On recent Turkish Airlines flights, after passengers watch the usual safety video they are also shown a short film lauding the virtues of Istanbul’s gigantic new third airport, expected to open in October.
But, according to accounts by construction workers struggling to finish the airport on time, conditions at the site couldn’t be further from the harmonious and sparkling world the video portrays.
On September 14, thousands of airport construction workers protested poor working and living conditions on the site, with a long list of demands, including an end to alleged arbitrary dismissals and late pay, and action to address workplace safety, and a bedbug infestation in workers’ sleeping quarters.
At least 38 workers have died in preventable work-related accidents and many more have been badly injured, the head of the construction workers’ union Dev Yapı-İş told Human Rights Watch. The deaths and injuries raise serious questions about whether the project has been carried out in accordance with Turkey’s legally-binding health and safety standards.
Employers called in police and gendarmerie to respond to the protest, who used batons and teargas to disperse workers and later detained more than 500 of them for four days, restricting access to lawyers and parliamentarians and providing no information to families.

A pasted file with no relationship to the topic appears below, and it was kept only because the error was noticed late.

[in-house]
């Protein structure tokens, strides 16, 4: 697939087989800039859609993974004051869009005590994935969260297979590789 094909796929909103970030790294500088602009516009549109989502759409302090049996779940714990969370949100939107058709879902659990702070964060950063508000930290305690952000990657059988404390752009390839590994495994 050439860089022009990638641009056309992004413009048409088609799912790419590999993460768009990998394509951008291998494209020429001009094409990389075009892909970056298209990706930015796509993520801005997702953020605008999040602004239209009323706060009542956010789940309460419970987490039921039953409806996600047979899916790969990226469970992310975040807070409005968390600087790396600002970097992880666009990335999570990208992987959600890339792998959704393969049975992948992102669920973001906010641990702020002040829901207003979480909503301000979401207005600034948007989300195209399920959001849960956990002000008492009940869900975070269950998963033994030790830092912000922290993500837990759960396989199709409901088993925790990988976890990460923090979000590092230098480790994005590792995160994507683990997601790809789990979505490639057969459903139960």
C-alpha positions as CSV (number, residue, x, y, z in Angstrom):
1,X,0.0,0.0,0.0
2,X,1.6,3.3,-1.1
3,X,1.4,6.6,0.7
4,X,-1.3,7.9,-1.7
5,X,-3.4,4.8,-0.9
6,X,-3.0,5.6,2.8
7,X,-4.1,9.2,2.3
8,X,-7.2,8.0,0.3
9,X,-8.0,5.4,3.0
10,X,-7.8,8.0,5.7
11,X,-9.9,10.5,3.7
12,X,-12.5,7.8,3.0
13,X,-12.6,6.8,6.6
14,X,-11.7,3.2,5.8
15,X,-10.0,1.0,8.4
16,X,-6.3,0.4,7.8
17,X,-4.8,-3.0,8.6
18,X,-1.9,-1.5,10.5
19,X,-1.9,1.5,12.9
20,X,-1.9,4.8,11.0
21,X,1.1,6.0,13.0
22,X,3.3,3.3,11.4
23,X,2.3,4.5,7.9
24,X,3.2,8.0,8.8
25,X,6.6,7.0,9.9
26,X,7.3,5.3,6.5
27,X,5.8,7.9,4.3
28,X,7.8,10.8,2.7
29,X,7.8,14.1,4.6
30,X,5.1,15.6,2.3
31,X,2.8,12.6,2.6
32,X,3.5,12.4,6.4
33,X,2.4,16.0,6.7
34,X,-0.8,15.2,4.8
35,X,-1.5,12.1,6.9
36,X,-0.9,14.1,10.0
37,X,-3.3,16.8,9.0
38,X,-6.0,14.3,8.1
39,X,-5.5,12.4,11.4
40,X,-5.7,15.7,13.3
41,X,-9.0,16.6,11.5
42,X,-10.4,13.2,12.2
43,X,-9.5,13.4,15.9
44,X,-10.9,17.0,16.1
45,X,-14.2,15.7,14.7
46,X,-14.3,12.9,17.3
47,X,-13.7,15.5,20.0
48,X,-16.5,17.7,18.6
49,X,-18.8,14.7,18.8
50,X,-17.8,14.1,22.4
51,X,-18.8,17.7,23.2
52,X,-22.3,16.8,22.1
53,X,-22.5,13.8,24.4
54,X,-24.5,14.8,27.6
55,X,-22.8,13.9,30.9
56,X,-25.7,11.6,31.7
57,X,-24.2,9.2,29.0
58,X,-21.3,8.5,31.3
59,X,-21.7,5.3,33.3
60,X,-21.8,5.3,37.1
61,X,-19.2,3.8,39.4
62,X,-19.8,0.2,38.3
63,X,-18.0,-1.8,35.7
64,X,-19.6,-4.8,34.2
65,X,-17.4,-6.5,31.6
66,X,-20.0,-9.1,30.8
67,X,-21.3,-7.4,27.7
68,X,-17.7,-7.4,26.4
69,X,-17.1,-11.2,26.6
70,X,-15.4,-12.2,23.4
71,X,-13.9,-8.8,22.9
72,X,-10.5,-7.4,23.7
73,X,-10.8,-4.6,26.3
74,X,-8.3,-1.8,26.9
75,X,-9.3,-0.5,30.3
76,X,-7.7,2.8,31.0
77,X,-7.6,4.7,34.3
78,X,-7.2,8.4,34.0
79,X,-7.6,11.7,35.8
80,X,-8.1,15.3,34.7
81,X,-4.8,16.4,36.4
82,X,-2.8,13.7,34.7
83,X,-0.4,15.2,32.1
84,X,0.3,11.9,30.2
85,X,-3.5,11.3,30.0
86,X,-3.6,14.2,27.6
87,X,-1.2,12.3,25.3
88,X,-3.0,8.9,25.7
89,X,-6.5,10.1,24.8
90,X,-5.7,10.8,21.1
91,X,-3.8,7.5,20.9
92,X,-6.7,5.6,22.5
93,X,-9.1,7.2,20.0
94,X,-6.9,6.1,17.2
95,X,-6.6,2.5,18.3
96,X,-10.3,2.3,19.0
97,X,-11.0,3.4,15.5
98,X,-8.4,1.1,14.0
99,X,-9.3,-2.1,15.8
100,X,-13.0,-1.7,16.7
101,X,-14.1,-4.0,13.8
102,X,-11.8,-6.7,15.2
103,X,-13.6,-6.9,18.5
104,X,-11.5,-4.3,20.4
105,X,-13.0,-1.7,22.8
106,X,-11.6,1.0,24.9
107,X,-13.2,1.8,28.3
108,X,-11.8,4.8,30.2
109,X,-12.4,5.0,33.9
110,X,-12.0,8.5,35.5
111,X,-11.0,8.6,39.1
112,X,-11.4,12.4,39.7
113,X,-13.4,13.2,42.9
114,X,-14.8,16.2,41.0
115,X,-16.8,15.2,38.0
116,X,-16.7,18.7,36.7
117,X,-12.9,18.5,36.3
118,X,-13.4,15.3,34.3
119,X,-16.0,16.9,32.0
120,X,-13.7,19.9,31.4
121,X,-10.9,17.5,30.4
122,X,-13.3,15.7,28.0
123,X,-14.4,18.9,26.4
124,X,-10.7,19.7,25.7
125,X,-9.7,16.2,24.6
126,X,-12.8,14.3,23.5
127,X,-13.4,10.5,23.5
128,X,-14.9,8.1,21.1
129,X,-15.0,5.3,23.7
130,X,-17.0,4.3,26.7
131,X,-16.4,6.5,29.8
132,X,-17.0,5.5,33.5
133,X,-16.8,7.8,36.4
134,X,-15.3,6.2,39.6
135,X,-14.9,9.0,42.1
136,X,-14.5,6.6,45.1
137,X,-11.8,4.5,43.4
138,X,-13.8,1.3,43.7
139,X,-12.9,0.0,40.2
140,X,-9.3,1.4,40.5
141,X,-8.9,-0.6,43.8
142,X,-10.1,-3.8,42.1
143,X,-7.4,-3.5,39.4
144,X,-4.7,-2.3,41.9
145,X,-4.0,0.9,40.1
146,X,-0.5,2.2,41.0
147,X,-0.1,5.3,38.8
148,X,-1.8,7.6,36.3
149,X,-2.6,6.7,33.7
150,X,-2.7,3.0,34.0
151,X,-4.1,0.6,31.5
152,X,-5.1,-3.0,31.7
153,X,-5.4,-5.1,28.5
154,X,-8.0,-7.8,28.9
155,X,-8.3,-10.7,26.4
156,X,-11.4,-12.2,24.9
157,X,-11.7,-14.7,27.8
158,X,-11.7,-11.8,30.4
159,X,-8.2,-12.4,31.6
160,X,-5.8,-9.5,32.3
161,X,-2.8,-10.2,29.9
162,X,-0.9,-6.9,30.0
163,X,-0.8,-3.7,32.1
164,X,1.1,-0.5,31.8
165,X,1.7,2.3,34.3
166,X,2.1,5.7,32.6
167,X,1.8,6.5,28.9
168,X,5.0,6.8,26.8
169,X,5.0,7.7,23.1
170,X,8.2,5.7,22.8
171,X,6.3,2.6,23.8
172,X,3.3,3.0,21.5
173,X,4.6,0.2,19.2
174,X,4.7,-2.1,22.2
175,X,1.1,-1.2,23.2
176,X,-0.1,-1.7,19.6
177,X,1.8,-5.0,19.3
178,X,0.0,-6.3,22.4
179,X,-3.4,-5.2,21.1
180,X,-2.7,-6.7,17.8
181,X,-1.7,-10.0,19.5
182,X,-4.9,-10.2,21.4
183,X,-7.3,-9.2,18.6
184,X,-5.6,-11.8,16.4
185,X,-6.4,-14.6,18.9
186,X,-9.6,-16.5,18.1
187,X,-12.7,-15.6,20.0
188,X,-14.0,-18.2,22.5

While most were ultimately released without charge, on September 19, an Istanbul court ordered 24 of the men held in pre-trial detention – among them union representatives – and released 19 on bail.
All 43 – the vast majority Kurdish – may face trial for downing tools and staging a protest. Charges against the men include damaging public property, resisting police, possessing weapons, violating the law on public assemblies, and disrupting the freedom to work.
The treatment of the airport construction workers shows clearly that when it comes to protecting projects close to President Erdogan’s government, authorities have no compunction in cracking down brutally and trampling over the rights to protest, organize, and participate in trade union action.
Any charges against the workers should be dropped, those in detention unconditionally released, and authorities should focus on improving working conditions rather than using the police and courts to stifle workers’ demands. No one should be prosecuted or lose their job for non-violent protests about questionable work conditions.